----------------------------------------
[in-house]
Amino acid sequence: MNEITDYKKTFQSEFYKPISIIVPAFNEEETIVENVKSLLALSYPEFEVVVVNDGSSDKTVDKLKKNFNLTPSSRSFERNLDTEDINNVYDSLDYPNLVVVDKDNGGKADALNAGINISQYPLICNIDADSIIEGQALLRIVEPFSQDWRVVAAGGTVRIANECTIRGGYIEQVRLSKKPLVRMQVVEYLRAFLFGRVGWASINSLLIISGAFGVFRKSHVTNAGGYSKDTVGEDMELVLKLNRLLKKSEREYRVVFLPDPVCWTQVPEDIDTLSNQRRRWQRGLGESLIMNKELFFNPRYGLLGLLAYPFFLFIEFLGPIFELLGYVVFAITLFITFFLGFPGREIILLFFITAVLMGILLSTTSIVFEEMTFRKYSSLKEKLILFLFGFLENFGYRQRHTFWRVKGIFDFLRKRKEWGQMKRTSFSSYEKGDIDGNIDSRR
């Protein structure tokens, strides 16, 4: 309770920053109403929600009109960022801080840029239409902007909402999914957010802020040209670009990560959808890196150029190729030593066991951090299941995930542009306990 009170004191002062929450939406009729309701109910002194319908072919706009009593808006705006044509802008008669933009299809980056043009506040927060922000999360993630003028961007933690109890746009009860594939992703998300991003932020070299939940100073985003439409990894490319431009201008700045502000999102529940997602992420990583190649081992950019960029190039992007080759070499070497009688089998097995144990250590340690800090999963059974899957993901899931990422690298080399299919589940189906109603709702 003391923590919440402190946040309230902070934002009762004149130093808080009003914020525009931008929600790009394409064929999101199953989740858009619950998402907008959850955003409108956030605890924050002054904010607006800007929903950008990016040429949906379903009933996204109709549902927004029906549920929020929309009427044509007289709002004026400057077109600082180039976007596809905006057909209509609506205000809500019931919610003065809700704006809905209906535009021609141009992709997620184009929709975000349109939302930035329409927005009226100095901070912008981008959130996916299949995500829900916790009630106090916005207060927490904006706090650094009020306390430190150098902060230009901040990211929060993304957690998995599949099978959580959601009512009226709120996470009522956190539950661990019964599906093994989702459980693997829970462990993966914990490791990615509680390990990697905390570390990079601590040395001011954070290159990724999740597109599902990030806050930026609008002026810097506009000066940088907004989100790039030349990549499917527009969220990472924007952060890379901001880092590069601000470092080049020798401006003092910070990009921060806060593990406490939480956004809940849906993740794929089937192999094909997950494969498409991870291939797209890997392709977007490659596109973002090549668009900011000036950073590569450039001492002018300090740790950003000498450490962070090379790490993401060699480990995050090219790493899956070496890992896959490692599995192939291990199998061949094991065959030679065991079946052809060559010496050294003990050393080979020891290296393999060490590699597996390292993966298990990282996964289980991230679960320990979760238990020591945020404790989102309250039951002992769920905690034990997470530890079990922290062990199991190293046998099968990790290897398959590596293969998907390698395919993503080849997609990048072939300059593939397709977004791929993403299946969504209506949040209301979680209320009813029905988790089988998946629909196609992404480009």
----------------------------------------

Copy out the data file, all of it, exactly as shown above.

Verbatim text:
[in-house]
Amino acid sequence: MNEITDYKKTFQSEFYKPISIIVPAFNEEETIVENVKSLLALSYPEFEVVVVNDGSSDKTVDKLKKNFNLTPSSRSFERNLDTEDINNVYDSLDYPNLVVVDKDNGGKADALNAGINISQYPLICNIDADSIIEGQALLRIVEPFSQDWRVVAAGGTVRIANECTIRGGYIEQVRLSKKPLVRMQVVEYLRAFLFGRVGWASINSLLIISGAFGVFRKSHVTNAGGYSKDTVGEDMELVLKLNRLLKKSEREYRVVFLPDPVCWTQVPEDIDTLSNQRRRWQRGLGESLIMNKELFFNPRYGLLGLLAYPFFLFIEFLGPIFELLGYVVFAITLFITFFLGFPGREIILLFFITAVLMGILLSTTSIVFEEMTFRKYSSLKEKLILFLFGFLENFGYRQRHTFWRVKGIFDFLRKRKEWGQMKRTSFSSYEKGDIDGNIDSRR
């Protein structure tokens, strides 16, 4: 309770920053109403929600009109960022801080840029239409902007909402999914957010802020040209670009990560959808890196150029190729030593066991951090299941995930542009306990 009170004191002062929450939406009729309701109910002194319908072919706009009593808006705006044509802008008669933009299809980056043009506040927060922000999360993630003028961007933690109890746009009860594939992703998300991003932020070299939940100073985003439409990894490319431009201008700045502000999102529940997602992420990583190649081992950019960029190039992007080759070499070497009688089998097995144990250590340690800090999963059974899957993901899931990422690298080399299919589940189906109603709702 003391923590919440402190946040309230902070934002009762004149130093808080009003914020525009931008929600790009394409064929999101199953989740858009619950998402907008959850955003409108956030605890924050002054904010607006800007929903950008990016040429949906379903009933996204109709549902927004029906549920929020929309009427044509007289709002004026400057077109600082180039976007596809905006057909209509609506205000809500019931919610003065809700704006809905209906535009021609141009992709997620184009929709975000349109939302930035329409927005009226100095901070912008981008959130996916299949995500829900916790009630106090916005207060927490904006706090650094009020306390430190150098902060230009901040990211929060993304957690998995599949099978959580959601009512009226709120996470009522956190539950661990019964599906093994989702459980693997829970462990993966914990490791990615509680390990990697905390570390990079601590040395001011954070290159990724999740597109599902990030806050930026609008002026810097506009000066940088907004989100790039030349990549499917527009969220990472924007952060890379901001880092590069601000470092080049020798401006003092910070990009921060806060593990406490939480956004809940849906993740794929089937192999094909997950494969498409991870291939797209890997392709977007490659596109973002090549668009900011000036950073590569450039001492002018300090740790950003000498450490962070090379790490993401060699480990995050090219790493899956070496890992896959490692599995192939291990199998061949094991065959030679065991079946052809060559010496050294003990050393080979020891290296393999060490590699597996390292993966298990990282996964289980991230679960320990979760238990020591945020404790989102309250039951002992769920905690034990997470530890079990922290062990199991190293046998099968990790290897398959590596293969998907390698395919993503080849997609990048072939300059593939397709977004791929993403299946969504209506949040209301979680209320009813029905988790089988998946629909196609992404480009």